Question 2

Does the impossibility of complying with the condition excuse the substituted beneficiary?

The defendants’ alternative submission was that Judith and Janet should be excused from their non-performance of the clause 3 condition because they did not know about it until it was too late for them to comply with it, and that the failure to communicate the condition to them rendered their compliance impossible.

Hodge J rejected these arguments and concluded that ignorance of a condition did not make it impossible to fulfil it (confirming the same proposition in Astley v Earl of Essex (1874) LR 18 Eq 290). He distinguished between the present case, and the authorities relied on by the defendants where a gift was held to take effect notwithstanding the fact that compliance with the condition subsequent was practically impossible (e.g. where the condition required a village hall to be completed within a certain time period, which was made impossible by war conditions).

The judge confirmed the distinction in law between the situation where (1) a beneficiary fails to fulfil a condition otherwise capable of fulfilment simply because he does not know about it in sufficient time to do so; and (2) the situation where it is physically impossible for him to fulfil the condition. In the former it had been within the testator’s power to make fulfilment of the condition contingent upon it having been notified to the beneficiary in sufficient time to enable him to fulfil to condition (e.g. requiring it to be performed within a specified time after it had been notified to the beneficiary), whereas in the latter situation neither the testator, nor the beneficiary has any control over whether or not the condition can be fulfilled. The law here operates to strike a balance between the competing interests of the primary beneficiary and those who would take in default of fulfilment of the condition.

Accordingly, the judge concluded that the condition subsequent was not complied with and the gift over took effect; the substituted gift of the testator’s share in the farm to Judith and Janet failed and that share passed to Beryl and Basil.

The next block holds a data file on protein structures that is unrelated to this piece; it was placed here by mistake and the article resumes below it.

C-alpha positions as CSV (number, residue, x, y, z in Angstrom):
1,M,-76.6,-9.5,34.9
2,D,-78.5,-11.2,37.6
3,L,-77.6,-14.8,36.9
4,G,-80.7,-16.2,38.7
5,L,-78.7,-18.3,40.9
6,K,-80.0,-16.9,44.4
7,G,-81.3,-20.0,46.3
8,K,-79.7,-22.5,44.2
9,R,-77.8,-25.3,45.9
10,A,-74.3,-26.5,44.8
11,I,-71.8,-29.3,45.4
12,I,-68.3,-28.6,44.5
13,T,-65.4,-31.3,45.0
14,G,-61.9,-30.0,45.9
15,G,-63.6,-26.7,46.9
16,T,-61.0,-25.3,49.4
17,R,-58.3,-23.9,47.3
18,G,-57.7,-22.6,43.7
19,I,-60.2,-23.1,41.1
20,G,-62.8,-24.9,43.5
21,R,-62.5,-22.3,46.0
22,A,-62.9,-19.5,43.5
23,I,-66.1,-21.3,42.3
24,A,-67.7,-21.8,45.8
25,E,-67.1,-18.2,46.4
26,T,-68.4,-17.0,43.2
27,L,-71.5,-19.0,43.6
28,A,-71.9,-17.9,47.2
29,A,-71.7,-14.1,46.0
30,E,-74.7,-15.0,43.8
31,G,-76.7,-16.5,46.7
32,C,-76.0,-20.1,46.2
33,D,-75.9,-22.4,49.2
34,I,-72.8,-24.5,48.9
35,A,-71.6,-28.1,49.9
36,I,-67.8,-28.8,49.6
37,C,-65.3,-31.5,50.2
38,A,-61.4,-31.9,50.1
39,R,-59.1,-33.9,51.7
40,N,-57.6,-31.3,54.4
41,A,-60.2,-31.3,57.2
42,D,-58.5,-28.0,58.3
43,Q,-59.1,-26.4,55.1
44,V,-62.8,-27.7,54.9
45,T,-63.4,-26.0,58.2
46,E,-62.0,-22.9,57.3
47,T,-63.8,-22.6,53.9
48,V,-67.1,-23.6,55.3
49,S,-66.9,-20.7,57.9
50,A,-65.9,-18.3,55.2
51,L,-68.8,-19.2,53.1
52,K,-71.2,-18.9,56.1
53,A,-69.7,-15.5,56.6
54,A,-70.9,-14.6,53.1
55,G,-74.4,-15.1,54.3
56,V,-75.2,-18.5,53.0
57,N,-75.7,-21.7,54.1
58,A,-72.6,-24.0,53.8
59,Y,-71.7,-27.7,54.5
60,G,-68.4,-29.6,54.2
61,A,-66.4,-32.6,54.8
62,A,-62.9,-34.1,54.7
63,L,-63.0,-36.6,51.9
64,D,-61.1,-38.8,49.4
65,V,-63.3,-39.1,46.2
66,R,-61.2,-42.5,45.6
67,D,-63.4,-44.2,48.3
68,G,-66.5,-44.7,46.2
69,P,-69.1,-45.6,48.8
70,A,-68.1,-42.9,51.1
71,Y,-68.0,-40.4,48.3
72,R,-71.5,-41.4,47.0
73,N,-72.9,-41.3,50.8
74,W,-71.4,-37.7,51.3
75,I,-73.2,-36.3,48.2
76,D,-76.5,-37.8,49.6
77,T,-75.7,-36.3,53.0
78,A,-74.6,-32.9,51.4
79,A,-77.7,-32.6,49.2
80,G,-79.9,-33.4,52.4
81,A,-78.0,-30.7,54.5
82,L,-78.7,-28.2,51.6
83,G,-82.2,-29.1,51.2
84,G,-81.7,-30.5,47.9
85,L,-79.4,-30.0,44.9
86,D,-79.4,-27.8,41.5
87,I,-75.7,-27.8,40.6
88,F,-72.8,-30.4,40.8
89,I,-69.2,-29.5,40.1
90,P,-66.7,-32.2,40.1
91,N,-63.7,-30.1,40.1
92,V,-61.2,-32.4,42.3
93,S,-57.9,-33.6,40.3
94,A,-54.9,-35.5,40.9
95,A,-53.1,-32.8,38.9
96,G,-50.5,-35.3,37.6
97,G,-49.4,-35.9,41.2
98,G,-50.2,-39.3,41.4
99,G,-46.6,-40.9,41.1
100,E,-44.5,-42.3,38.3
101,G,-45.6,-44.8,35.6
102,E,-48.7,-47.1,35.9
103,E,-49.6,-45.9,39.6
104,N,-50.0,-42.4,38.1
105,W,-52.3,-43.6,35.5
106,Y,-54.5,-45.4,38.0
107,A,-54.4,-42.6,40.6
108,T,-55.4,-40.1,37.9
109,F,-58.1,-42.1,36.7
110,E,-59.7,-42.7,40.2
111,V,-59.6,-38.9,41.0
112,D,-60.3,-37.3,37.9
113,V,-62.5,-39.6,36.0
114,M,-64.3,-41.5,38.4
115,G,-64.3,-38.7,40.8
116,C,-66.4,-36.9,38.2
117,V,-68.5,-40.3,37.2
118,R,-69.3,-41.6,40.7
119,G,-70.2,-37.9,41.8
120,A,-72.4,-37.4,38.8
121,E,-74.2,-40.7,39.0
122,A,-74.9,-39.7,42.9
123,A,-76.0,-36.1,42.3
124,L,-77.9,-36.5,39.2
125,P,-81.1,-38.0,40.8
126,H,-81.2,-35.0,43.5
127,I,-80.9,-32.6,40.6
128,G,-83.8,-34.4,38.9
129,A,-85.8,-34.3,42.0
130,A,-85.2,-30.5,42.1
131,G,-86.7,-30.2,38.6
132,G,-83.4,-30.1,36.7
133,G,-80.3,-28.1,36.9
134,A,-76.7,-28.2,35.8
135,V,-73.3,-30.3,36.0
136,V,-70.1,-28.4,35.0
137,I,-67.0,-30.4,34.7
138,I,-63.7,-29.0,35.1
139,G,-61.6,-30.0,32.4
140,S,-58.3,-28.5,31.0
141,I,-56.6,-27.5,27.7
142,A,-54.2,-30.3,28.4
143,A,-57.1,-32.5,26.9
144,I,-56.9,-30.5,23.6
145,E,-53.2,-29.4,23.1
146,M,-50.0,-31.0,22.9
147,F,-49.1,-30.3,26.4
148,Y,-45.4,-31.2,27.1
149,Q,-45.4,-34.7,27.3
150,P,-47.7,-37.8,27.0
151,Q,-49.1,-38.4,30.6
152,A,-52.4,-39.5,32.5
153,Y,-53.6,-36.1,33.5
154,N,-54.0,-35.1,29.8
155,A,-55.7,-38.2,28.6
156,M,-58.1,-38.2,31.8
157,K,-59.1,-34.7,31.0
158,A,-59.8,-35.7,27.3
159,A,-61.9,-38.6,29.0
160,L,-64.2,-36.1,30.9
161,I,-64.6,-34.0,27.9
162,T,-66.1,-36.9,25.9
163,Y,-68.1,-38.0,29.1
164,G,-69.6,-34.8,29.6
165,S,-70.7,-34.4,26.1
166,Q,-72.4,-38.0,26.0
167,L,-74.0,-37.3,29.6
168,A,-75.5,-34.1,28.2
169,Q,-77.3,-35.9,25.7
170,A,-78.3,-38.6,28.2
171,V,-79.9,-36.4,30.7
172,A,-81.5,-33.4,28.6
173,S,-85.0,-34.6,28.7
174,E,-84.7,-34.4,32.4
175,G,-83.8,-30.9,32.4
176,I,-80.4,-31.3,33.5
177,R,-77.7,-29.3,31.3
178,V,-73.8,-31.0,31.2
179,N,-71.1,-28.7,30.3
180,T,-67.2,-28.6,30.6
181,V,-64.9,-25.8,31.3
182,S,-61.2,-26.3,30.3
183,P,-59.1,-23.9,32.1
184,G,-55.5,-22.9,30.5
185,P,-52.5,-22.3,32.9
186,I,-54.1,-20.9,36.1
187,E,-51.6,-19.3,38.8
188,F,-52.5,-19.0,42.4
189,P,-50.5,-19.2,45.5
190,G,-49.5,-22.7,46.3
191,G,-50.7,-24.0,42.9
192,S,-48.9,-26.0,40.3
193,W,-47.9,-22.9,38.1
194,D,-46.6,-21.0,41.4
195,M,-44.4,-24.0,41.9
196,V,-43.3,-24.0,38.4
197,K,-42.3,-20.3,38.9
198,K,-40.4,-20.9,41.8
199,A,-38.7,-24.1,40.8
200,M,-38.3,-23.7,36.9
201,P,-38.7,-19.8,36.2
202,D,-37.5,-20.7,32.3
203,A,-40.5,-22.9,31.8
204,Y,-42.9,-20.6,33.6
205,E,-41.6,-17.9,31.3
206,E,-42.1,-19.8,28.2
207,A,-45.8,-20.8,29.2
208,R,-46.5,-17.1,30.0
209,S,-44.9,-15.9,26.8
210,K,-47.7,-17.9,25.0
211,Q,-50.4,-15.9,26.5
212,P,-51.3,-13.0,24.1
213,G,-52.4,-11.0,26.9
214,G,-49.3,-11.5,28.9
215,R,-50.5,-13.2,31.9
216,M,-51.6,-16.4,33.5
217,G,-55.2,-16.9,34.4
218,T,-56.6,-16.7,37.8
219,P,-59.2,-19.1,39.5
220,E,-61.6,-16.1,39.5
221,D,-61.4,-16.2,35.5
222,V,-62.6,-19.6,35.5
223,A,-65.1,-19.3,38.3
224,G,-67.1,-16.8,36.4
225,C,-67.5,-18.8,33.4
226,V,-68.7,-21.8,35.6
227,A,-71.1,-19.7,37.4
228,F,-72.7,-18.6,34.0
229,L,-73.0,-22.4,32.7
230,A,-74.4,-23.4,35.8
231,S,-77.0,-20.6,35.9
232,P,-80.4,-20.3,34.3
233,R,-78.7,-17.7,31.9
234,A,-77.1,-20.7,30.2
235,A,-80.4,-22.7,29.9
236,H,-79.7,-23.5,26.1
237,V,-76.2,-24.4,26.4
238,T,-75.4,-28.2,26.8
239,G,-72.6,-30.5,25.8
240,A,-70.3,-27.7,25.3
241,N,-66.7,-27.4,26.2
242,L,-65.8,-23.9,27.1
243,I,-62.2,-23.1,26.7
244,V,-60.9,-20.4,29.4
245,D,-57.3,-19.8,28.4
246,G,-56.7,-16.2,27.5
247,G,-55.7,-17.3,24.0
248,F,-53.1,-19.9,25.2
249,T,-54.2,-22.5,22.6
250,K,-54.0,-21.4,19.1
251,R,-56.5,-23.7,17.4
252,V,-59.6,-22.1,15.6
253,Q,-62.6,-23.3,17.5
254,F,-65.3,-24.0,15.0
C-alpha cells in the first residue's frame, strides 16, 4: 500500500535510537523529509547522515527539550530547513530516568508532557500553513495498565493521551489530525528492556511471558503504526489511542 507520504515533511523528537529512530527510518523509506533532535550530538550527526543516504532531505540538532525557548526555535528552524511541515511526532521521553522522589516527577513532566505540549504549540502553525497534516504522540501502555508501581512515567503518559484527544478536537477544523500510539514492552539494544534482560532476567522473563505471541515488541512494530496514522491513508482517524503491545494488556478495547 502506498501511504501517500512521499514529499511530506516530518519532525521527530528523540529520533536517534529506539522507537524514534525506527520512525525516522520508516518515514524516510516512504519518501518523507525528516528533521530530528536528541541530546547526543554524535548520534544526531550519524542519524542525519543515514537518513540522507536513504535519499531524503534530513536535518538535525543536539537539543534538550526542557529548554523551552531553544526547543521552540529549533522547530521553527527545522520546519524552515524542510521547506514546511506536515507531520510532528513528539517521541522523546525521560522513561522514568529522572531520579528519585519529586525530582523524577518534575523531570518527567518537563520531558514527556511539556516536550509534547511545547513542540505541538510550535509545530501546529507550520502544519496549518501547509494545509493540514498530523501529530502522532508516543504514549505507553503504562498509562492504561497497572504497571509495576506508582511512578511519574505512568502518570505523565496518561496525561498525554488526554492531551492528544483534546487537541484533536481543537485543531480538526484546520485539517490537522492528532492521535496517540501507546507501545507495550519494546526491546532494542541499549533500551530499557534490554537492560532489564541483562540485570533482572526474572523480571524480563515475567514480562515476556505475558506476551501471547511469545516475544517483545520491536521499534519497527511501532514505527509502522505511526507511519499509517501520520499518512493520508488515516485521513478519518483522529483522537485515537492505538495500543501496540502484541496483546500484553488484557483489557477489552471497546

Failure to fulfil condition vs. neglect or refusal

The judge also rejected the defendants’ argument, based on Re Quintin Dick [1926] Ch 992, that the gift should take effect because a beneficiary who had never heard of the existence or terms of a will could not be said the have either “refused” or “neglected” to comply with a clause. Hodge J confirmed that the law draws a distinction between the refusal or neglect to fulfil a condition on the one hand, and a failure to do so, on the other hand, as a matter of “true construction” and to promote the free expression of testamentary wishes and autonomy.

The will in this case provided that the gift over to Beryl and Basil will take effect in the simple event that the condition is not satisfied (i.e. failure), and was not contingent upon there being some neglect or deliberate refusal to comply with the condition by the original/substituted beneficiaries.

Condition precedent vs. condition subsequent

The parties and the judge agreed that the clause 3 condition was a condition subsequent, not a condition precedent. Hodge J confirmed that Re Greenwood [1903] 1 Ch 749 remained good authority for the proposition that if a condition to a testamentary gift is capable of being construed either as a condition precedent or subsequent, the court will prefer the latter construction.

Is a legatee entitled to notice of the condition?

The judge also confirmed the principle in Re Hodges’ Legacy (1873) LR 16 Eq 92 that “a legatee is not entitled to notice of the condition unless the terms of the condition expressly provide that an interested party is to give him notice thereof“. He suggested that expressly making the time for compliance run only from the time of notification of the condition to the relevant beneficiary (rather than, as was the case in clause 3, with reference to e.g. the death of the testator) would be good drafting practice in relation to conditions similar to that in clause 3 in a will.

Comment

The decision provides a helpful example of the law striking a balance between protecting testamentary freedom and autonomy, giving effect to the wishes of the testator as a matter of construction, and balancing the competing interests of the primary beneficiary and those secondary beneficiaries who would benefit in the event that a condition is not fulfilled.

For legal practitioners, there are some useful lessons to be learnt from the judgment in respect of drafting wills and conditions subsequent, and the courts’ interpretation of such clauses:

  1. If a condition subsequent is to be fulfilled within a specified time period, it is good practice to define the start of that time period by reference to the time of the notification of the condition to the relevant beneficiary, rather than from e.g. the death of the testator.
  2. Consider the distinction in the effect of using wording such as the beneficiary’s “failure” (which will be triggered by the simple event of the condition not being satisfied), as opposed to “refusal” or “neglect” to fulfil a condition subsequent (which will be applicable in more limited circumstances) when drafting a condition.
  3. The courts will prefer to interpret a condition as a condition subsequent, rather than a condition precedent. This should be borne in mind both when drafting such conditions and also in respect of disputes about their interpretation.
Richard Norridge